Missouri districts are discussing running school bus operations amid low funding levels, even as the state Department of Elementary and Secondary Education asked the state legislature for increased levels of school bus funding. Their goal is to cover 75 percent of district transportation costs within five years.
Debra Clink, finance and transportation consultant for the state Department of Elementary and Secondary Education, told School Transportation News that projected funding for districts during the upcoming school year is 19 percent. The Revised Statute of Missouri requires that 75 percent of eligible transportation expenditures be funded. This amounts to a difference of almost $200 million.
“The goal of the Missouri State Board of Education is to request full funding within five years with an increase of $39 million each year for the next five years,” she explained.
Eric Smith, transportation director for the rural Seneca R-7 School District in southwest Missouri, said he would welcome the additional state funds, since all of the money he saves goes directly back into the general fund for classroom expenditures and teacher salary. He told STN that most of the districts in his area are funded at 14 to 18 percent. He reported that his most recent reimbursement came back at 16 percent.
Smith added his district’s funding used to be at 65 percent.
“The highest funding level for Missouri’s school transportation program was in the 2008-2009 payment year with an appropriation of $167,797,613,” Clink said.
To cope with the shortages and cuts, Smith said that Seneca R-7 and other districts in his area have resorted to buying bigger school buses, fitting three students to a seat, reorganizing or cutting routes, and running buses for more years. “That’s what I have seen a lot of districts go to—fuller routes and a cut of one or two routes, because the cost of a bus and the cost of a driver is very high,” he said. “Buses got bigger, so we cut routes.”
Over the past 10 years, he said his district has moved from 64-passenger buses to 78 passengers. His district also cut three routes over the past four years, resulting in “a little bit longer ride time, and for sure three to a seat throughout the bus.”
He said the longer ride times have not received the same parent pushback as the seating arrangement. It is hard on the high schoolers and football players, Smith acknowledged, but “as long as their backs are up against the (seat) backs and they’re not hanging out in the aisle, we have to fit (them) in.”
Tiered routing is another tool utilized by Smith’s and other rural districts. One bus first operates a short run within a smaller radius, then immediately after runs a longer route servicing a wider area. This is the second year Seneca R-7 has used this system. Smith said it results in kids not being on the bus for exorbitant amounts of time, and “the district saves a lot more, because it’s one less employee and one less bus.”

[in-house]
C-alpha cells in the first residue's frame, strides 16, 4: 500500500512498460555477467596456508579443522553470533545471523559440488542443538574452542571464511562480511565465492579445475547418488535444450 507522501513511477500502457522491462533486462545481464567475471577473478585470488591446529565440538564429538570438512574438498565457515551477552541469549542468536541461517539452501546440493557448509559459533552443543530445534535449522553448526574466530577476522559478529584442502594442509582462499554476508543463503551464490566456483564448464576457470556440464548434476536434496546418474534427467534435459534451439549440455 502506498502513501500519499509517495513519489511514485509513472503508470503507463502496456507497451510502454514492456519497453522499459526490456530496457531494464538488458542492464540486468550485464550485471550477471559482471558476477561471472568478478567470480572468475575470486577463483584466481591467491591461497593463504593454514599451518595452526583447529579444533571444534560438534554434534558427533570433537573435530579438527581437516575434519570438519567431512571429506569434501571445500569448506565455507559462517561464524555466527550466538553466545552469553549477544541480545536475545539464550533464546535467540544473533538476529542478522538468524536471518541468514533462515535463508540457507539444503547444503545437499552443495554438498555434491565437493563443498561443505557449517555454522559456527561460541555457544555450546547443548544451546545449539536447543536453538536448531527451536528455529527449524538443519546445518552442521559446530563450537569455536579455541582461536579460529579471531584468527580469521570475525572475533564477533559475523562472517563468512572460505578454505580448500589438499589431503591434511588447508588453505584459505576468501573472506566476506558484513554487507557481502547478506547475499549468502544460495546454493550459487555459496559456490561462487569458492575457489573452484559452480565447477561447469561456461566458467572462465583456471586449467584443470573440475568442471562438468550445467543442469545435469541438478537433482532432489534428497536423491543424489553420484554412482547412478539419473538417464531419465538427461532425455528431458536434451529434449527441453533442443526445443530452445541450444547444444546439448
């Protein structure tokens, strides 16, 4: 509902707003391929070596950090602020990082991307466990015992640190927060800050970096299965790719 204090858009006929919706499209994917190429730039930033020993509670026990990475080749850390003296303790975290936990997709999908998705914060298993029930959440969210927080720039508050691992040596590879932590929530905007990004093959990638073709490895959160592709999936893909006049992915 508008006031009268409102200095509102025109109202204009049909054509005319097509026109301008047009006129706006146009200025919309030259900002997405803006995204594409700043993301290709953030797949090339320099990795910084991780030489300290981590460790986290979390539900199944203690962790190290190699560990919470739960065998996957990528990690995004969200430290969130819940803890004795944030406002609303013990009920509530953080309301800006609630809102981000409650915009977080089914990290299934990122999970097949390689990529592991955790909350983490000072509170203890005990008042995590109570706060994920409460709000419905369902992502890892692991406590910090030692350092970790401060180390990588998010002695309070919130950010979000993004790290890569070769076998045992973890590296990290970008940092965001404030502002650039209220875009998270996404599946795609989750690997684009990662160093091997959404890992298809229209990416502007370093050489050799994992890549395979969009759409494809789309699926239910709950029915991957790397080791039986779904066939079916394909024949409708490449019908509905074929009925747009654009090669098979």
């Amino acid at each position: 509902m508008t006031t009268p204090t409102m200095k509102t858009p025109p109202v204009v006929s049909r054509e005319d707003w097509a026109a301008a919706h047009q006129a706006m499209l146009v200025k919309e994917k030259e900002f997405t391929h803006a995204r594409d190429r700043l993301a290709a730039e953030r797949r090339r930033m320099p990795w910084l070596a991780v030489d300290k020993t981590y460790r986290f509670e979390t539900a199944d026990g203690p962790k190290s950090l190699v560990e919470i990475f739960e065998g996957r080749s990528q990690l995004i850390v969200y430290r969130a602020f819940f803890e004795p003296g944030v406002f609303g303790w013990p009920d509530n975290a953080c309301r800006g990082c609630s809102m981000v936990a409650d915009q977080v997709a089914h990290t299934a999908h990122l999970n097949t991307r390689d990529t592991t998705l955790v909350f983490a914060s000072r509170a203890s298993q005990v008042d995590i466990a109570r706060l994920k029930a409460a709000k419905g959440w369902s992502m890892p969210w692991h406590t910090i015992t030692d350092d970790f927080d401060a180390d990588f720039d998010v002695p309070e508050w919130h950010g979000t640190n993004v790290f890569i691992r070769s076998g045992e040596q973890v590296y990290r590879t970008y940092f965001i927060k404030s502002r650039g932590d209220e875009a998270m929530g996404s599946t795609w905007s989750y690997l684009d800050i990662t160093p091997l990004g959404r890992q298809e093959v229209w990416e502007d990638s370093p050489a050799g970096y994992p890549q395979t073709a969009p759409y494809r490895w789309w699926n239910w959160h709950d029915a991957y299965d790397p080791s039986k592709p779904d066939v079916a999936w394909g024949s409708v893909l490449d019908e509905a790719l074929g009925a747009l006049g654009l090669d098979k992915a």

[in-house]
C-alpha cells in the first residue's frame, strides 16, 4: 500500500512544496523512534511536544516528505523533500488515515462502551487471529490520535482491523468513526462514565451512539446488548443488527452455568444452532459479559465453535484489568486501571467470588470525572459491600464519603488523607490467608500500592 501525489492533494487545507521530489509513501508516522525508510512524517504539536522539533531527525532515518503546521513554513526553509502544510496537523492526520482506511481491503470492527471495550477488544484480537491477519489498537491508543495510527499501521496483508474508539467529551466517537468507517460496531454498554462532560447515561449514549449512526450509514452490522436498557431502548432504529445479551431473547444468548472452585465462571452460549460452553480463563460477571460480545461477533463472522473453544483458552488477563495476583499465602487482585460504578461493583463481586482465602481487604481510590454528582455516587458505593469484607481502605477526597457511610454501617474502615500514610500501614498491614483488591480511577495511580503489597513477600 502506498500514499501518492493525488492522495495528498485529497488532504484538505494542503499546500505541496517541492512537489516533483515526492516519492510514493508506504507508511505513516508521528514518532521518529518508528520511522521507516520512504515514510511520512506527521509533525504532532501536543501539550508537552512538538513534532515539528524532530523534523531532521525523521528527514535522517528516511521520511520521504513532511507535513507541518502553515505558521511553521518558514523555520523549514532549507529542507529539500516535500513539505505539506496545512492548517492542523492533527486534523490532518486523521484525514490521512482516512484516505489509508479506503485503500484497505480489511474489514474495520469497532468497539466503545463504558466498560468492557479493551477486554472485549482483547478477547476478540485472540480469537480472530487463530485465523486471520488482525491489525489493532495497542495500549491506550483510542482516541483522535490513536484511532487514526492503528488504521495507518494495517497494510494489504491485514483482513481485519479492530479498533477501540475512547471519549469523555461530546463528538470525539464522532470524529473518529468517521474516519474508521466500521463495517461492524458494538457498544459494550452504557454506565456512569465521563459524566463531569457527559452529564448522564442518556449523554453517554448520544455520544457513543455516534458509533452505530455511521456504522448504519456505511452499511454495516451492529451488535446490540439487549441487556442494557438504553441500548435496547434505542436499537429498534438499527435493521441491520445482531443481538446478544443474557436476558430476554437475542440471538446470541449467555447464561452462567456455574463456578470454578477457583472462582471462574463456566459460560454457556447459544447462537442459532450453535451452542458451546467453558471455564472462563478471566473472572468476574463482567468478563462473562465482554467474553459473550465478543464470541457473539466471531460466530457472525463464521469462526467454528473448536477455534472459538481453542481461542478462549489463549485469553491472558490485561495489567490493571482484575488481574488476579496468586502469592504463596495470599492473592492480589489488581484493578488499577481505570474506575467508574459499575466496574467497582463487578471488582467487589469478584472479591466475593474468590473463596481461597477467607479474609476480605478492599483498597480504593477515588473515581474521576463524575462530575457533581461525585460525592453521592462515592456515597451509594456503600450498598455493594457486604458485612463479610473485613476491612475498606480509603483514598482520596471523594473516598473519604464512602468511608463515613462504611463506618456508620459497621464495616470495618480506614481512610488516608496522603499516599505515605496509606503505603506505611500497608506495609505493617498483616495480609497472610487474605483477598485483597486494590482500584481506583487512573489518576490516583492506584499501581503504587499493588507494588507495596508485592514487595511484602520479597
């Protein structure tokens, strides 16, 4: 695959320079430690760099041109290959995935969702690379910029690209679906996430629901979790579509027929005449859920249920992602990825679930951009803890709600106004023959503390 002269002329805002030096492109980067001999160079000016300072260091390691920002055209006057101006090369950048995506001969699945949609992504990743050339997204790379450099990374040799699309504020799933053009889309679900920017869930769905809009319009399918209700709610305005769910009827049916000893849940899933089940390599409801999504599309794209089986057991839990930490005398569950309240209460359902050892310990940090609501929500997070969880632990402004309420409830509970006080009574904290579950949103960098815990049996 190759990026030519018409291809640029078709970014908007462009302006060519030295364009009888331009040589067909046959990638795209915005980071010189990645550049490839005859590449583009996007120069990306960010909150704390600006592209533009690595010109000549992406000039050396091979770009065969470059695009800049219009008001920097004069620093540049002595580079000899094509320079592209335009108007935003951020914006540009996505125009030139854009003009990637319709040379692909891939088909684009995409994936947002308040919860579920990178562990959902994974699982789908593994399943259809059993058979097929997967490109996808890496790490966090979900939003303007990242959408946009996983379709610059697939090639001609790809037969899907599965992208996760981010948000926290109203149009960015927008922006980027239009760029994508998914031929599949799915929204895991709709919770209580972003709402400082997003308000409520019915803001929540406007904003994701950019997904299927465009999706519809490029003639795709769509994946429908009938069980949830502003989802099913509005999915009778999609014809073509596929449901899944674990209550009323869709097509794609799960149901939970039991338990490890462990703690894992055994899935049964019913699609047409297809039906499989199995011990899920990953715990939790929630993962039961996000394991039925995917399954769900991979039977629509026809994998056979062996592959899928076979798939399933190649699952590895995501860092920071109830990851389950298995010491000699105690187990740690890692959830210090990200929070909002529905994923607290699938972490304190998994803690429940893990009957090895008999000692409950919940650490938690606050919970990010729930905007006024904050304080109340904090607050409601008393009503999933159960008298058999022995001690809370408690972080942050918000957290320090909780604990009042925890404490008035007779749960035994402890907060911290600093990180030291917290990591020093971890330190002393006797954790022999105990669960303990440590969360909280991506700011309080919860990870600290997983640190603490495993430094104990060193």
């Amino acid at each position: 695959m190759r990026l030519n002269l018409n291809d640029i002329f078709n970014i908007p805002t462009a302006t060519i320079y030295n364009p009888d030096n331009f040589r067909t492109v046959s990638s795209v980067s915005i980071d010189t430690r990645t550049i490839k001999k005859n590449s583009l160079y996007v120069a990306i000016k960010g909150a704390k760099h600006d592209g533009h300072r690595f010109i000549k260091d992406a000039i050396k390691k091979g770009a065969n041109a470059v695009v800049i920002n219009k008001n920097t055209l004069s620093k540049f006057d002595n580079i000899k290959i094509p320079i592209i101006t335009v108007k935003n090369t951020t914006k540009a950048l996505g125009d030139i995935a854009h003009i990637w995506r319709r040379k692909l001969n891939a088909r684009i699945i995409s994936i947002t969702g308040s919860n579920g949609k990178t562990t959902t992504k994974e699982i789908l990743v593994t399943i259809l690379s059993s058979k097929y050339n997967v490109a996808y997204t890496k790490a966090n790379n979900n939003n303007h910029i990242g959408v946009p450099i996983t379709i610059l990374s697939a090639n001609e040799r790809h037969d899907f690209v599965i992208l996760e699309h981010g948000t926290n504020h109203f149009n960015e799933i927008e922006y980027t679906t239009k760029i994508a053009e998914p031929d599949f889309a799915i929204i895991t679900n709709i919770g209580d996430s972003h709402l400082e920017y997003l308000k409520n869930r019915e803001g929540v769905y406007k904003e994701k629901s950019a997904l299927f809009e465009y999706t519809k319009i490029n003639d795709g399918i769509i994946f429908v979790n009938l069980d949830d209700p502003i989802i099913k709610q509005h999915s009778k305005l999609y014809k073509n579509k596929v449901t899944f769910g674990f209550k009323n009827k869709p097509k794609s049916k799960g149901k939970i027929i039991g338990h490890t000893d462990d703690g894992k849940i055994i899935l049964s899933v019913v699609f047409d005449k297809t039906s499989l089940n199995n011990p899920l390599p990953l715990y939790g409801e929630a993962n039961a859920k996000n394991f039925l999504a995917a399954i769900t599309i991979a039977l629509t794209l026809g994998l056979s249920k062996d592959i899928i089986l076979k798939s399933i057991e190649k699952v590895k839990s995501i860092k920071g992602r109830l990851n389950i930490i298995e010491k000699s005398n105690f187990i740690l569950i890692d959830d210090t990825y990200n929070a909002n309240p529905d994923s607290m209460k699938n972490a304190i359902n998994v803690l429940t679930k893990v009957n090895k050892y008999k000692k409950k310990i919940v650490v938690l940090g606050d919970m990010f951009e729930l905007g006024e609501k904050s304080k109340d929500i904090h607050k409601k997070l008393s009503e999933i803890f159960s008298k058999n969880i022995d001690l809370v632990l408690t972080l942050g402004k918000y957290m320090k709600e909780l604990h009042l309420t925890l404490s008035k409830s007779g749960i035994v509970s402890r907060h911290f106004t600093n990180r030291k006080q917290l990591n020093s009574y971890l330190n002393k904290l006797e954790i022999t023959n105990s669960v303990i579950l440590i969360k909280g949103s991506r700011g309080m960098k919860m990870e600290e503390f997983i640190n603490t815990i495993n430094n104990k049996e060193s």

Buses are also rotated so the number of miles on each bus evens out. “The cost of putting a little bit more mileage on that bus is tremendously less than operating an entire other bus,” he commented.
Special School District (SSD) in St. Louis County provides school bus services for special needs students, Early Childhood Education students, and two technical high schools. The district runs about 250 routes with about as many buses. Chief Financial Officer Kelly Alexander said the district is 18 percent funded, with the remainder being made up by local tax dollars.
“For us, we have a lot of costs, but the funding’s not there at all,” she stated. She added that she considers the state education department’s plan “wonderful, as long as they don’t take the money away from something else.”
“I think they really need to focus on education, and the key to that is getting the kids to school,” Alexander declared.
Special education routes are the most challenging to run efficiently, she said, since they require curb-to-curb service, air conditioning, and often nurses or monitors. Like Seneca R-7, SSD also uses tiered routes to save money.
Additionally, it contracts with two nearby districts to help provide special needs bus service. A student with minor needs, such as simply requiring a safety vest, can often ride along for free on a route a partner district is running to its schools. On about 40 routes, SSD pays for or provides the school bus and monitor or nurse, while the partner district provides the driver.
SSD also contracts out for one of its bus garages, while it owns the other two. Alexander said contracting for drivers and garages has its pros and cons.
An interesting twist in light of the low funding is that the state Highway Patrol found that the average age of a school bus operating in Missouri is eight years, down from last year’s average of nine years.